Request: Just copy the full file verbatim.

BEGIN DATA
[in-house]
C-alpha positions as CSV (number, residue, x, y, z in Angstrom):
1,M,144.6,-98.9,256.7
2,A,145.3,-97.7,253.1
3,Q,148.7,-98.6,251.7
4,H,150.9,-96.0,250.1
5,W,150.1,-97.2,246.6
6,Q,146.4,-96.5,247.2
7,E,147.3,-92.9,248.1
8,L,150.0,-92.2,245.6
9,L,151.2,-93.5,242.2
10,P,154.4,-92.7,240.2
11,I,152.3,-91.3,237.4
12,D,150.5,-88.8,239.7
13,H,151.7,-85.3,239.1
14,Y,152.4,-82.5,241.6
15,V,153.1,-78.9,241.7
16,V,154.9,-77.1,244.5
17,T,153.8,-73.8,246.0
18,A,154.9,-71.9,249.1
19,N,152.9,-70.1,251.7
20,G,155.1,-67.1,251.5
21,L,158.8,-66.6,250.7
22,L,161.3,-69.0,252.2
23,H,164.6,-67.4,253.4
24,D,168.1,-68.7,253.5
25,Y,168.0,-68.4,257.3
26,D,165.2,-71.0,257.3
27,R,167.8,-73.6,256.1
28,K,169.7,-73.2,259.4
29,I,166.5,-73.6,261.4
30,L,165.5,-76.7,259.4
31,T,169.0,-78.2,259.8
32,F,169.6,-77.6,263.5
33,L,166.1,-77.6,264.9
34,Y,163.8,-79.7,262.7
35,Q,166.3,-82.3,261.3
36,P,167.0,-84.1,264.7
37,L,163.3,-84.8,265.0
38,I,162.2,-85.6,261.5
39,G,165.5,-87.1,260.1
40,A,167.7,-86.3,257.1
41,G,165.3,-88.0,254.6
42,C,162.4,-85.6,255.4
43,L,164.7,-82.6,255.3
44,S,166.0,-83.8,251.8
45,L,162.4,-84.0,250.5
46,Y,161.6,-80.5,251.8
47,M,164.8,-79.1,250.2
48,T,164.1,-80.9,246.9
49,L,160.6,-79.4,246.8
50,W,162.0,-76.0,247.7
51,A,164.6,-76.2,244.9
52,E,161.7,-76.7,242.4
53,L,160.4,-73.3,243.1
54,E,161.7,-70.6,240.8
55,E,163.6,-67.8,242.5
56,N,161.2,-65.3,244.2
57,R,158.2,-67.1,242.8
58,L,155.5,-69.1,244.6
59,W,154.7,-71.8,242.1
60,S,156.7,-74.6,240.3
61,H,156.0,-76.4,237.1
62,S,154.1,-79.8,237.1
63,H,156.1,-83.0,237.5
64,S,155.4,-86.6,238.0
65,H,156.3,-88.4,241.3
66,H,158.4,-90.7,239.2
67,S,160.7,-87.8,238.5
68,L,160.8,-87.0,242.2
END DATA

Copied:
[in-house]
C-alpha positions as CSV (number, residue, x, y, z in Angstrom):
1,M,144.6,-98.9,256.7
2,A,145.3,-97.7,253.1
3,Q,148.7,-98.6,251.7
4,H,150.9,-96.0,250.1
5,W,150.1,-97.2,246.6
6,Q,146.4,-96.5,247.2
7,E,147.3,-92.9,248.1
8,L,150.0,-92.2,245.6
9,L,151.2,-93.5,242.2
10,P,154.4,-92.7,240.2
11,I,152.3,-91.3,237.4
12,D,150.5,-88.8,239.7
13,H,151.7,-85.3,239.1
14,Y,152.4,-82.5,241.6
15,V,153.1,-78.9,241.7
16,V,154.9,-77.1,244.5
17,T,153.8,-73.8,246.0
18,A,154.9,-71.9,249.1
19,N,152.9,-70.1,251.7
20,G,155.1,-67.1,251.5
21,L,158.8,-66.6,250.7
22,L,161.3,-69.0,252.2
23,H,164.6,-67.4,253.4
24,D,168.1,-68.7,253.5
25,Y,168.0,-68.4,257.3
26,D,165.2,-71.0,257.3
27,R,167.8,-73.6,256.1
28,K,169.7,-73.2,259.4
29,I,166.5,-73.6,261.4
30,L,165.5,-76.7,259.4
31,T,169.0,-78.2,259.8
32,F,169.6,-77.6,263.5
33,L,166.1,-77.6,264.9
34,Y,163.8,-79.7,262.7
35,Q,166.3,-82.3,261.3
36,P,167.0,-84.1,264.7
37,L,163.3,-84.8,265.0
38,I,162.2,-85.6,261.5
39,G,165.5,-87.1,260.1
40,A,167.7,-86.3,257.1
41,G,165.3,-88.0,254.6
42,C,162.4,-85.6,255.4
43,L,164.7,-82.6,255.3
44,S,166.0,-83.8,251.8
45,L,162.4,-84.0,250.5
46,Y,161.6,-80.5,251.8
47,M,164.8,-79.1,250.2
48,T,164.1,-80.9,246.9
49,L,160.6,-79.4,246.8
50,W,162.0,-76.0,247.7
51,A,164.6,-76.2,244.9
52,E,161.7,-76.7,242.4
53,L,160.4,-73.3,243.1
54,E,161.7,-70.6,240.8
55,E,163.6,-67.8,242.5
56,N,161.2,-65.3,244.2
57,R,158.2,-67.1,242.8
58,L,155.5,-69.1,244.6
59,W,154.7,-71.8,242.1
60,S,156.7,-74.6,240.3
61,H,156.0,-76.4,237.1
62,S,154.1,-79.8,237.1
63,H,156.1,-83.0,237.5
64,S,155.4,-86.6,238.0
65,H,156.3,-88.4,241.3
66,H,158.4,-90.7,239.2
67,S,160.7,-87.8,238.5
68,L,160.8,-87.0,242.2